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Neuropsychological effects associated with temporal lobectomy and amygdalohippocampectomy depending on Wada test failure
  1. M E Lacruz1,2,
  2. G Alarcón1,
  3. N Akanuma1,3,
  4. F C K Lum4,
  5. N Kissani5,
  6. M Koutroumanidis1,
  7. N Adachi6,
  8. C D Binnie1,
  9. C E Polkey1,
  10. R G Morris1
  1. 1Division of Neuroscience, Guy’s, King’s and St. Thomas’ School of Medicine, King’s College Hospital, London, UK
  2. 2Departamento de Psicología Biológica y de la Salud, Universidad Autónoma, Madrid, Spain
  3. 3Psychiatry and Behavioural Science, Tokyo Medical and Dental University Graduate School, Tokyo, Japan
  4. 4Department of Psychiatry, Chinese University of Hong Kong, Hong Kong, China
  5. 5Department of Neurology, El Razi University Hospital, Marrakech, Morocco
  6. 6Adachi Mental Clinic, Sapporo, Japan
  1. Correspondence to:
 Dr G Alarcón
 Department of Clinical Neurophysiology, King’s College Hospital, Denmark Hill, London SE5 9RS, UK;


Objective: To compare the neuropsychological effects of temporal lobectomy (TL) and amygdalohippocampectomy (AH), depending on whether the patients had passed or failed the Wada test.

Methods: We compared changes in neuropsychological scores in patients who underwent TL (n = 91) or AH (n = 15), and had passed or failed the Wada test. Comparisons were carried out in all 106 patients and among the 20 patients who failed the Wada test (12 who had TL and 8 who had AH).

Results: No patient became globally amnesic after surgery. Among all patients, no differences were found in pre-surgical or change scores (percentage of change after surgery compared with preoperative values) of neuropsychological tests between patients who underwent TL or AH. Among patients who failed the Wada test, those in the TL group showed higher visual memory impairment (p<0.05). There was a strong trend suggesting that TL is associated with higher verbal memory deficits than AH (p = 0.07). Of those TL patients who failed the Wada test, the contralateral Wada score correlated with change scores in verbal intelligence quotient (p<0.01), and there was a strong trend towards a correlation with the logical memory immediate recall version subtest of the Wechsler Memory Scale (p = 0.06).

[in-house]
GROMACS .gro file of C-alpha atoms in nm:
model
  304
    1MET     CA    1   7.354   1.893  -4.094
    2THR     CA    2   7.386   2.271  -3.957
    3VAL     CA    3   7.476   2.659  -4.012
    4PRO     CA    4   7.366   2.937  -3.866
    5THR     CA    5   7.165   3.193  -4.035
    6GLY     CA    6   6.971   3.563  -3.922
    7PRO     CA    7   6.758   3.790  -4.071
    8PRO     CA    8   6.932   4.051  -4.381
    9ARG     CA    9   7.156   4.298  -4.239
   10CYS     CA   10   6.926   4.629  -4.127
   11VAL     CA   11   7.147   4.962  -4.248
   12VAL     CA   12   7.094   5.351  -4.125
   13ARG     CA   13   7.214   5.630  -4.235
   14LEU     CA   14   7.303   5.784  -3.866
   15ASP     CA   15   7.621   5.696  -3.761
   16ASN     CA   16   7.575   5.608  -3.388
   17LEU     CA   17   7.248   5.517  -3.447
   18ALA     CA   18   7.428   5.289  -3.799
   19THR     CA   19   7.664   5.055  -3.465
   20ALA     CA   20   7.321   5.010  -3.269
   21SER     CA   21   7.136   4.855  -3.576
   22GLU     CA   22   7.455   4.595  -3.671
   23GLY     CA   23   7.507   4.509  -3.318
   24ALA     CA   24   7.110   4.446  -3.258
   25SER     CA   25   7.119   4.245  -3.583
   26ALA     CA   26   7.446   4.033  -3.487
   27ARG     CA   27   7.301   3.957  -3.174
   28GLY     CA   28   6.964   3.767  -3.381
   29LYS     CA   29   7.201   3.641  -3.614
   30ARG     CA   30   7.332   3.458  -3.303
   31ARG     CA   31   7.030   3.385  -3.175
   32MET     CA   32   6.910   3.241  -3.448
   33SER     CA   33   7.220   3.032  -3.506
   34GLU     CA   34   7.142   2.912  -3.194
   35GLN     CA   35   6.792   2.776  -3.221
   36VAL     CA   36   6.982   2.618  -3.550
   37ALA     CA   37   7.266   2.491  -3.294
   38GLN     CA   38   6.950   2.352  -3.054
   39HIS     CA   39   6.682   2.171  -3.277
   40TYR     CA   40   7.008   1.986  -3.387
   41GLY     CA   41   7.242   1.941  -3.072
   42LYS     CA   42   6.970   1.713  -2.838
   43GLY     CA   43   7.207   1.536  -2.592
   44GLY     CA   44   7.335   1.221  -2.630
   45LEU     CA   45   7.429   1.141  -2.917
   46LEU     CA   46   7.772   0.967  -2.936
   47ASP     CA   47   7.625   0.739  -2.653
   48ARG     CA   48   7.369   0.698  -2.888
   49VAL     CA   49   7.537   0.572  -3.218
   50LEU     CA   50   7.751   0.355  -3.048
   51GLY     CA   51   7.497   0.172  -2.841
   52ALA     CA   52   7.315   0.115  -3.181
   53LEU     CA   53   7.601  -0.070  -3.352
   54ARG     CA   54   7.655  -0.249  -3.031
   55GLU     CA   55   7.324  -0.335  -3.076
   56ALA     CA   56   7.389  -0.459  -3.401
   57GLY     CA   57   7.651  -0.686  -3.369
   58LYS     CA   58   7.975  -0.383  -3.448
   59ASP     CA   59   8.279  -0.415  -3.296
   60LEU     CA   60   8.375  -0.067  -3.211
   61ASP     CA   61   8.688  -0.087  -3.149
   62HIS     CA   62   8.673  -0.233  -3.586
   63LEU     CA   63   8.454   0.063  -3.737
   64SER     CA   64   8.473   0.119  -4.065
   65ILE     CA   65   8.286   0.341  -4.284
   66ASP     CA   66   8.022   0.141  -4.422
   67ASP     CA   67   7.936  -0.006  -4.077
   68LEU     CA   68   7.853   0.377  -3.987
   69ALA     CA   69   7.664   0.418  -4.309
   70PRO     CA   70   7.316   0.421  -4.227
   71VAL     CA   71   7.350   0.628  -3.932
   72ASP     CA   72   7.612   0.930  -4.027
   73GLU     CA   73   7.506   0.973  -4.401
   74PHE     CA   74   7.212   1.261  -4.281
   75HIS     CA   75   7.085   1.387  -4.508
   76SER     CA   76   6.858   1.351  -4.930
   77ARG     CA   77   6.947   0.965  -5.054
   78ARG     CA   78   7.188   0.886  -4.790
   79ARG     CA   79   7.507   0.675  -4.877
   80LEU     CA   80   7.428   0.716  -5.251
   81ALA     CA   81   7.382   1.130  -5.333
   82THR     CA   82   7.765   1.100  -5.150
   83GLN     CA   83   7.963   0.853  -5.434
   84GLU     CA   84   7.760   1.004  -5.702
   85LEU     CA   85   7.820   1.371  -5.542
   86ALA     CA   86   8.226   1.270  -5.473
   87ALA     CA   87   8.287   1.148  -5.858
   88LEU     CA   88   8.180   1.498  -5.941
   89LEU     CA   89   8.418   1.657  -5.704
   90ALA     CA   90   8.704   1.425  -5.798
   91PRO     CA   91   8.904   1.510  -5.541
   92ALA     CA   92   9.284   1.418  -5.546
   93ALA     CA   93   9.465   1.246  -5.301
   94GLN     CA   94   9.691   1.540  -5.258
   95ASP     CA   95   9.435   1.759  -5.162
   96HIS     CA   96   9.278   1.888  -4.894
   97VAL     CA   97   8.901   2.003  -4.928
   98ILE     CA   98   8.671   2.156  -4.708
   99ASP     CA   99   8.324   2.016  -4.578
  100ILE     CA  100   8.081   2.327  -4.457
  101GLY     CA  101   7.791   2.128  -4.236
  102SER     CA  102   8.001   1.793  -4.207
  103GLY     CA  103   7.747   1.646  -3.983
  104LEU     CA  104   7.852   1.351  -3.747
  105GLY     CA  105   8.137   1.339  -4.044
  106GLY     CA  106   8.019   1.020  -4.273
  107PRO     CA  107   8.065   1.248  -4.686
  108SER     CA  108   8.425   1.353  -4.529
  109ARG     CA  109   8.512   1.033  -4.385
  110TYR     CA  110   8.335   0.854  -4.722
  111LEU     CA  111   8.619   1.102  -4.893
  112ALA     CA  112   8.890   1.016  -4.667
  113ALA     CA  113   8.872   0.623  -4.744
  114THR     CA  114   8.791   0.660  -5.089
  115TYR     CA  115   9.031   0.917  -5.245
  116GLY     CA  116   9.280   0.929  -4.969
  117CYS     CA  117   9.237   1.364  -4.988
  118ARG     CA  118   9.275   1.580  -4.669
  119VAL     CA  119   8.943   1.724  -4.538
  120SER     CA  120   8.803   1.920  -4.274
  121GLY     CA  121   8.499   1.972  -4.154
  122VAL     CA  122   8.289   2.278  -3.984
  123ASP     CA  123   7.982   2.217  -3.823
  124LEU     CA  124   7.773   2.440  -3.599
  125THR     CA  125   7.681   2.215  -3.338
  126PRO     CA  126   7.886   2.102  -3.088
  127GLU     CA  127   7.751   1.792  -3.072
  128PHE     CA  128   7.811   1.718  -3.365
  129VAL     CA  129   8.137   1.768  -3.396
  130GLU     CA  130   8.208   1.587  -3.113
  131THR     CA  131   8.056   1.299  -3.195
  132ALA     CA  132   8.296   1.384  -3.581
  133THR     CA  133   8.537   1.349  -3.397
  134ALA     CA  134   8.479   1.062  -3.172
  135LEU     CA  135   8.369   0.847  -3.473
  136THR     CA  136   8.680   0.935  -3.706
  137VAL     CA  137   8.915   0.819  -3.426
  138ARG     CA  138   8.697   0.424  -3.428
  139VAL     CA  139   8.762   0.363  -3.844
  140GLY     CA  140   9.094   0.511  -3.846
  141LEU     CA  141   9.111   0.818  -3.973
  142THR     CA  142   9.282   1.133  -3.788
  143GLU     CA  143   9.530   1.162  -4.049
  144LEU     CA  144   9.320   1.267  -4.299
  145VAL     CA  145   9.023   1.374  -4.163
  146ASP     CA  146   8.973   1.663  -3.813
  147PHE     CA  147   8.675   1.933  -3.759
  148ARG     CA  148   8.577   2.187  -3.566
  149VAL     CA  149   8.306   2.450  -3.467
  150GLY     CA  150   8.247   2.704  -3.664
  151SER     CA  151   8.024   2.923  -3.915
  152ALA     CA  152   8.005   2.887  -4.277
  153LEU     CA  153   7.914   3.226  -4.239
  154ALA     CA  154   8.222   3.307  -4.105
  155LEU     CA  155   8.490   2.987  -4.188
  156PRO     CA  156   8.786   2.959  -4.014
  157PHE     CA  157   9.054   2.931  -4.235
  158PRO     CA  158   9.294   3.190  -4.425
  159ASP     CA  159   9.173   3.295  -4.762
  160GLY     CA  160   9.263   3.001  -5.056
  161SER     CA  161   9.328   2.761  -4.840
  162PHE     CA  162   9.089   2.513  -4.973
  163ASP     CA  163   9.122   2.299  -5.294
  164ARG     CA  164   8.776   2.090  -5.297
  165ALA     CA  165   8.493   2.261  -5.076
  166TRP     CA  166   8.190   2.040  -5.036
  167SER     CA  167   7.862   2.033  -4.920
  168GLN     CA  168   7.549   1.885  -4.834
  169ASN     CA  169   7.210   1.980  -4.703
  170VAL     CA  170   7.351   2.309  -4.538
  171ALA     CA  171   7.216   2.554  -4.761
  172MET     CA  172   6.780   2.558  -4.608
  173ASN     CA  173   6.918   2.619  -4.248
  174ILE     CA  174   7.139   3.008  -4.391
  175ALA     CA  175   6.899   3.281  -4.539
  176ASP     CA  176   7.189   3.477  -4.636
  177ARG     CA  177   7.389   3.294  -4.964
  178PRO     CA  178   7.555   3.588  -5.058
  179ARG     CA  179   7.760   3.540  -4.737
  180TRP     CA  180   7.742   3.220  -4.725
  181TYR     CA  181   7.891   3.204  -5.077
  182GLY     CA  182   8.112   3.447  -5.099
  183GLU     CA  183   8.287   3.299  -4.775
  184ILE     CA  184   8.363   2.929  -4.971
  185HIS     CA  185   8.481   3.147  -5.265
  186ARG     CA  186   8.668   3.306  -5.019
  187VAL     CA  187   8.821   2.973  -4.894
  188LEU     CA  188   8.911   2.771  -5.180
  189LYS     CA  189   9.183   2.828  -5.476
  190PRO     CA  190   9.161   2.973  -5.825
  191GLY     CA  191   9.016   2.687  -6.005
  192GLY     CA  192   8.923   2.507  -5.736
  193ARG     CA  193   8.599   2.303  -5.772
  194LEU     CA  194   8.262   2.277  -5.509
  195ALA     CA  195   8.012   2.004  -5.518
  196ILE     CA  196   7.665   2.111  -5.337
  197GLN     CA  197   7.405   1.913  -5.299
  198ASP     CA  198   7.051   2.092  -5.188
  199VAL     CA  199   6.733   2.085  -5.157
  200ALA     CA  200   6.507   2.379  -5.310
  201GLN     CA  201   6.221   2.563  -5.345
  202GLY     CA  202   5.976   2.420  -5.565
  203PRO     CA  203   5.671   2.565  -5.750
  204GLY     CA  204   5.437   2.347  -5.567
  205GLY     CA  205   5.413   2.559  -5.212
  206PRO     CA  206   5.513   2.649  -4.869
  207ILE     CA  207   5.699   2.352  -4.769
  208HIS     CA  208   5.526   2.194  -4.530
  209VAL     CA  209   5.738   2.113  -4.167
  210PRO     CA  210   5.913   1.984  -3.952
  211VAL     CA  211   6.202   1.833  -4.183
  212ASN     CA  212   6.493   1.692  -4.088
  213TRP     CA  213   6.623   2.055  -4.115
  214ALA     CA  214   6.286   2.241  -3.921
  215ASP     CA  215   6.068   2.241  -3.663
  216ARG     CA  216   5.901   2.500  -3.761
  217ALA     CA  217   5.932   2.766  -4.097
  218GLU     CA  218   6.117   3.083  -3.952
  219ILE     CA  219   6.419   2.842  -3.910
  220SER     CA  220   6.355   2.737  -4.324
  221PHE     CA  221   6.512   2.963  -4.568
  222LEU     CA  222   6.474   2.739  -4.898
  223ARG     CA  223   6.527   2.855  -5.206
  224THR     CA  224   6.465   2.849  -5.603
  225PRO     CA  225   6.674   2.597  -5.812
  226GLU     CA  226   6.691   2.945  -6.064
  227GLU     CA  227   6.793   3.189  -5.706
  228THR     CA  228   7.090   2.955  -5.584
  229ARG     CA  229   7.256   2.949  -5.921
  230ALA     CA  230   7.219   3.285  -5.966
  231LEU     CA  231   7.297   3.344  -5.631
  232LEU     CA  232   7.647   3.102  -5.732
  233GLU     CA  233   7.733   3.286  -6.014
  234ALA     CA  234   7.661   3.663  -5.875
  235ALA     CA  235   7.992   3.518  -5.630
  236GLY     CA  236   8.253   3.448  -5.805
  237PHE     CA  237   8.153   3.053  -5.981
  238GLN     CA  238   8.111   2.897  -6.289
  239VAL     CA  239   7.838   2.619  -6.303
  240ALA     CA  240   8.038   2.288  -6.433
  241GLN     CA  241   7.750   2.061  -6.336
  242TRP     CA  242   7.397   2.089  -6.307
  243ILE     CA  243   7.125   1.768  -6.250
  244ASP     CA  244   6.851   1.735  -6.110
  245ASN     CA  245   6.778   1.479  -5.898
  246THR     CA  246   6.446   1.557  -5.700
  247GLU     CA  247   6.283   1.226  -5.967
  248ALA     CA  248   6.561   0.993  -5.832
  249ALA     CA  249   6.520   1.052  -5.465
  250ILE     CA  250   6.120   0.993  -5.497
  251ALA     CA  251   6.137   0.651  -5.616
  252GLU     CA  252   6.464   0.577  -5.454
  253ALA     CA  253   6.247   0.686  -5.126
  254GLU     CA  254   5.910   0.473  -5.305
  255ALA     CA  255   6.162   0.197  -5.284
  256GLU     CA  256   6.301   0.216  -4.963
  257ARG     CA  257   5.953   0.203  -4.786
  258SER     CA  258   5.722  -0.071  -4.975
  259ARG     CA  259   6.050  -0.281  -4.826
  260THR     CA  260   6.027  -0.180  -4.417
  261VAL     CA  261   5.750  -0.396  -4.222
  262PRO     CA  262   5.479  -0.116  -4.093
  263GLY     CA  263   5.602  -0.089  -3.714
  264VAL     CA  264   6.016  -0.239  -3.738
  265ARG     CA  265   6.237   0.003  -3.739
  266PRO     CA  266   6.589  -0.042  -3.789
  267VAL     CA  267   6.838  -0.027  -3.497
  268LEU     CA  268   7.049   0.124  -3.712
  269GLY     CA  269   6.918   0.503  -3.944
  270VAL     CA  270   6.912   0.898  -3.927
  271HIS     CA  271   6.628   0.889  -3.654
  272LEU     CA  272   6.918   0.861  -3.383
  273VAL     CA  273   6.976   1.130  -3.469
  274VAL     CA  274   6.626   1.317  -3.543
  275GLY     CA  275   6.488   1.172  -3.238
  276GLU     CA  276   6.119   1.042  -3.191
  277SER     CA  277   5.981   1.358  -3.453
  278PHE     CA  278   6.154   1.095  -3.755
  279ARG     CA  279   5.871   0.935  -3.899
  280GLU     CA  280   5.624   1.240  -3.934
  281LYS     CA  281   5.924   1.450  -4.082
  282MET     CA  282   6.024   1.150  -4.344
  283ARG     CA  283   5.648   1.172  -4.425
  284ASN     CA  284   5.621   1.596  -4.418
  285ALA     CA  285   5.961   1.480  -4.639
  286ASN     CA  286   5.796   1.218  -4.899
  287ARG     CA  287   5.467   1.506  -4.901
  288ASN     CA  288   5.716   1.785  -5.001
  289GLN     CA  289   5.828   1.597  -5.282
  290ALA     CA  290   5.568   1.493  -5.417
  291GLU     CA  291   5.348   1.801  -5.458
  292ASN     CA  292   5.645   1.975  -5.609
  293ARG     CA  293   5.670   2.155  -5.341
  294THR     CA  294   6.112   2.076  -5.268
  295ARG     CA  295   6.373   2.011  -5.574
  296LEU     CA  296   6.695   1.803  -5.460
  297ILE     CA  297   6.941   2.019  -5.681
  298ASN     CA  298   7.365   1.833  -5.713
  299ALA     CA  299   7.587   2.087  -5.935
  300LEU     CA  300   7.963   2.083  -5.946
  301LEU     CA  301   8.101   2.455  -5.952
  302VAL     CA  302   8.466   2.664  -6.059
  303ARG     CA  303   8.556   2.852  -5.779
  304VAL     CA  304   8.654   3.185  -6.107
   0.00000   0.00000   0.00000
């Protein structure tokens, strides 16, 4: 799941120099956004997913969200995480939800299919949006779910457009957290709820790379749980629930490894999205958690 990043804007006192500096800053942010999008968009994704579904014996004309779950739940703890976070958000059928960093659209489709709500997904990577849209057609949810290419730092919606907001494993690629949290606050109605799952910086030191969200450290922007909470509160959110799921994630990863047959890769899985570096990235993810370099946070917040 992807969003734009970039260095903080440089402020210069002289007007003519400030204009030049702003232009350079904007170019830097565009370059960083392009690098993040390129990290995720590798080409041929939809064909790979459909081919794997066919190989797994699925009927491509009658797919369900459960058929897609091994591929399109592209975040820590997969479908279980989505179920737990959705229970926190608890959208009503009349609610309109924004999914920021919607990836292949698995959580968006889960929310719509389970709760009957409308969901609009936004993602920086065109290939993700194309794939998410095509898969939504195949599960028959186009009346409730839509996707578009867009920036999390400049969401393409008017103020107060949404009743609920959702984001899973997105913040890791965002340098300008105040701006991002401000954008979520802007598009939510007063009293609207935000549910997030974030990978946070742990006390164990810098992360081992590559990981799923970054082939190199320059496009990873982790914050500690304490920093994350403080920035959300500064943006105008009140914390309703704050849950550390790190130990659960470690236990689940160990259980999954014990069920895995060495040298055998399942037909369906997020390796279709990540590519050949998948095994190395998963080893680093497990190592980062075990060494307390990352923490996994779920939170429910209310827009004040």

Conclusions: No profound changes in intelligence quotient or memory scores were found after TL or AH. Nevertheless, patients who underwent TL and failed the Wada test showed more deficits than those who passed the test or those who had AH. The presence of a correlation between contralateral Wada scores and verbal deficits in TL patients who failed the Wada test but not among AH patients suggests that, if temporal surgery is required, AH might be preferred to TL in patients who fail the Wada test.

  • temporal lobe resections
  • Wada test
  • amytal test
  • cognitive deficits
  • AH, amygdalohippocampectomy
  • FSIQ, full scale intelligence quotient
  • PIQ, performance intelligence quotient
  • TL, temporal lobectomy
  • VIQ, verbal intelligence quotient
  • WLMD, Wechsler logical memory (delayed)
  • WLMI, Wechsler logical memory (immediate)
  • WMS, Wechsler Memory Scale

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  • Competing interests: none declared